Foreign Property Ownership In Canada: Prohibition of the Purchase of Residential Properties by Non-Canadians

 In Blog, Real Estate Law

As an active player in Ontario’s real estate market, the launch of the Prohibition of the Purchase of Residential Properties by Non-Canadians Act on January 1, 2023, might have you wondering about its impact. If your investments are deeply rooted in residential properties, the Act could cause a significant shift for you.

We’re committed to helping you understand the intricacies of the Act, define its potential implications for you, and guide you toward the best possible course of action for your investments. Under the Act, there is a general prohibition on non-Canadians from purchasing, both directly and indirectly, residential property in Canada for a period of two years. Here’s what that means:

What is classified as “Residential Property?”

A photo of a row of attached homes.

For the purposes of the Act, residential property refers to any real property located within a census agglomeration or census metropolitan area that is a detached home or similar building containing more than three dwelling units, a semi-detached house, a rowhouse unit, a residential condominium unit, or other similar premises.

However, this definition does not include or prohibit a non-Canadian from purchasing or leasing property zoned for either residential or mixed-use if that property does not contain a detached house or similar building, containing no more than three dwelling units.

If you’re unsure if a property falls under a Census Metropolitan Area or Census Agglomeration, check out this resource.

Who is considered as a non-Canadian?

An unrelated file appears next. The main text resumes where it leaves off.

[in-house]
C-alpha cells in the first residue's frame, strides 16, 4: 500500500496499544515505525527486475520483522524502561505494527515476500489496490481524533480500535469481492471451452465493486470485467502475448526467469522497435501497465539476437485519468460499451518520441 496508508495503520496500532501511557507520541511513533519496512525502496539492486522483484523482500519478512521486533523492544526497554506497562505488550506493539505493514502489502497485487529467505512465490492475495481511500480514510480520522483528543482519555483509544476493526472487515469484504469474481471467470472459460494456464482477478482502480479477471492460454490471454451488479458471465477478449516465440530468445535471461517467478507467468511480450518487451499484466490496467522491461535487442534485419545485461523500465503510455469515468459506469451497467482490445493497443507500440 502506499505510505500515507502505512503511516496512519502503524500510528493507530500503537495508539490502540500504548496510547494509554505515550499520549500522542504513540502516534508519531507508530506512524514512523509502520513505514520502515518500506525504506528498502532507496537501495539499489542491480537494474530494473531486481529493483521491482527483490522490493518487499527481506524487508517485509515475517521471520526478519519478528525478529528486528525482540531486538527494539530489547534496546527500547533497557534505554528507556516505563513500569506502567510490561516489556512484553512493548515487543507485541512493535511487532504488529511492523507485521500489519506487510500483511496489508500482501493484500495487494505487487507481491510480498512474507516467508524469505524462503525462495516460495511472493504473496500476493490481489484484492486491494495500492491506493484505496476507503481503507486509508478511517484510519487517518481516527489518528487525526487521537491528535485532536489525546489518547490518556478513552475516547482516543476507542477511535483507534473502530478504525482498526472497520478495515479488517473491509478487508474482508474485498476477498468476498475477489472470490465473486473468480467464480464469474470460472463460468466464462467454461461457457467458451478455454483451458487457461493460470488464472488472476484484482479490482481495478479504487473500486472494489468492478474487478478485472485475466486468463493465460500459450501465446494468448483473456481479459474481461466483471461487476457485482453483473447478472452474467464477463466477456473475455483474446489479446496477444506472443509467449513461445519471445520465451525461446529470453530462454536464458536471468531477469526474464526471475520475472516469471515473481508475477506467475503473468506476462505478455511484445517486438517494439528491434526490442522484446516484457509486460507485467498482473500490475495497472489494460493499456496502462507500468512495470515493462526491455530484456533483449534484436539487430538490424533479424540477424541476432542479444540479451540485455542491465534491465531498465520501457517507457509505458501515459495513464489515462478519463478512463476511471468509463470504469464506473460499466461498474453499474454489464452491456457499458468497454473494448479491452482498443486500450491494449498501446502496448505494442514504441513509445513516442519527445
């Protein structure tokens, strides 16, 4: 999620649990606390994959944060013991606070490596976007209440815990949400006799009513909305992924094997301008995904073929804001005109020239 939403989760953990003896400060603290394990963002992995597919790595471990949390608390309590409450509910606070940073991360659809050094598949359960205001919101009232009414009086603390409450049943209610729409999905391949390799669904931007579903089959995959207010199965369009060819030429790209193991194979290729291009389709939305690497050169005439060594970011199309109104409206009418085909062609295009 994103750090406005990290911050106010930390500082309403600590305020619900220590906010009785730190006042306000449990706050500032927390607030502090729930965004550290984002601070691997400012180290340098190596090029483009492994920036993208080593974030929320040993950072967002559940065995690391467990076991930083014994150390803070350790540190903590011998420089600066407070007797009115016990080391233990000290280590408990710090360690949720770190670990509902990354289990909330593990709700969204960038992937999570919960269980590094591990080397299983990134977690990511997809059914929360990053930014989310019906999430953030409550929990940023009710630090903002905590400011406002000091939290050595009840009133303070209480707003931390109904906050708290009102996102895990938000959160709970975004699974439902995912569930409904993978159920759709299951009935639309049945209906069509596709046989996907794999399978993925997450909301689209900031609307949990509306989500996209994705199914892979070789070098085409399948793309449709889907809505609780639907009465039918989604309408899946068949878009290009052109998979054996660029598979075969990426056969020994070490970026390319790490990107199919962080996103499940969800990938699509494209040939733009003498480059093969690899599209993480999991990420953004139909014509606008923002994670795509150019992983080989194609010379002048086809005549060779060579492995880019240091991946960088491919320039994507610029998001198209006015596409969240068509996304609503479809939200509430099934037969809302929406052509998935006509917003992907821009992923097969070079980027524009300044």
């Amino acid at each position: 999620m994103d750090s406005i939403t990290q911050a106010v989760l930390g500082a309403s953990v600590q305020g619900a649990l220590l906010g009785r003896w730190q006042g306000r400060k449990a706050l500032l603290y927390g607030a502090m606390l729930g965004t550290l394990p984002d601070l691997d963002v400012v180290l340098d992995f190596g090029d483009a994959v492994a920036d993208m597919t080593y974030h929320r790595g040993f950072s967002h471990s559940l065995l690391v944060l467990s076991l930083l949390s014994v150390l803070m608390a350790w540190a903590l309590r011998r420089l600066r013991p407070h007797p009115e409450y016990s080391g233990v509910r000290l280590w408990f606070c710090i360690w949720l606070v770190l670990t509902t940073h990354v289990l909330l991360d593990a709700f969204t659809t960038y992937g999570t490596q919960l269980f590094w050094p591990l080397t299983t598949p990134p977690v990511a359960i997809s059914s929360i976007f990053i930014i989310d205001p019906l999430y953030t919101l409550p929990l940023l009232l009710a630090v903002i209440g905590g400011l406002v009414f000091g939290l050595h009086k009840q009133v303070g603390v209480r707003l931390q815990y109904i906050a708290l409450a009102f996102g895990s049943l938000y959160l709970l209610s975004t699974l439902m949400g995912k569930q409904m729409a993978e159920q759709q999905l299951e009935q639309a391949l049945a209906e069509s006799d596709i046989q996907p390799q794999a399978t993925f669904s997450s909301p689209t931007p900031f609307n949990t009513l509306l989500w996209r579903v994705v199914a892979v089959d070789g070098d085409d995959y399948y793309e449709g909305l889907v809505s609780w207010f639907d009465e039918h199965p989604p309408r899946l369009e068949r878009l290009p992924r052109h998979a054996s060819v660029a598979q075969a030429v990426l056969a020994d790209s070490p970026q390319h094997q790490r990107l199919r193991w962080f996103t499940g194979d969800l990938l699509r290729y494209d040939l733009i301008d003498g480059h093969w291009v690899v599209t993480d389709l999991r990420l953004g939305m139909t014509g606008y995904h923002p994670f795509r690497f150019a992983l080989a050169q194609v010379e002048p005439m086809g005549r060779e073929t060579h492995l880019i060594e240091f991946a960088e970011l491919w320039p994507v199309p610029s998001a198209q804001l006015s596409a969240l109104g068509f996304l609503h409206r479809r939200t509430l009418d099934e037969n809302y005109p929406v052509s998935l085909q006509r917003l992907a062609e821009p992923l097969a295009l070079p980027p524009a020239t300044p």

A close-up photograph of a print out of an application for permanent residence in Canada.

Under the Act, non-Canadians are defined as individuals who are neither citizens of Canada, permanent residents of Canada, nor persons registered under the Indian Act.

This definition also includes:

  • Corporations not incorporated in Canada.
  • Corporations that are incorporated in Canada but that are not controlled by a citizen of Canada, permanent resident, or a person registered under the Indian Act.

What are the exceptions?

A photo of a person holding a document that says "Last Will and Testament Of".

Despite the general prohibition under the Act, certain exceptions apply.

  1. The Act only applies to non-Canadians who entered into an agreement of purchase and sale for residential property after January 1, 2023.
  2. It does not apply to refugees, work permit holders, and protected persons under the Immigration and Refugee Protection Act.
  3. The Act and its regulations do not prohibit the acquisition of property by non-Canadians resulting from death, divorce, separation, or gift, as they are not considered to be a “purchase”.
  4. The Act and its regulations are restricted to metropolitan areas and census agglomerations, meaning that most rural and recreational properties are largely unaffected by the Act.

We’re here to help you make the best-informed decisions for your real estate future. For more information about this Act and its effect, or residential purchases more generally, contact one of our lawyers today.

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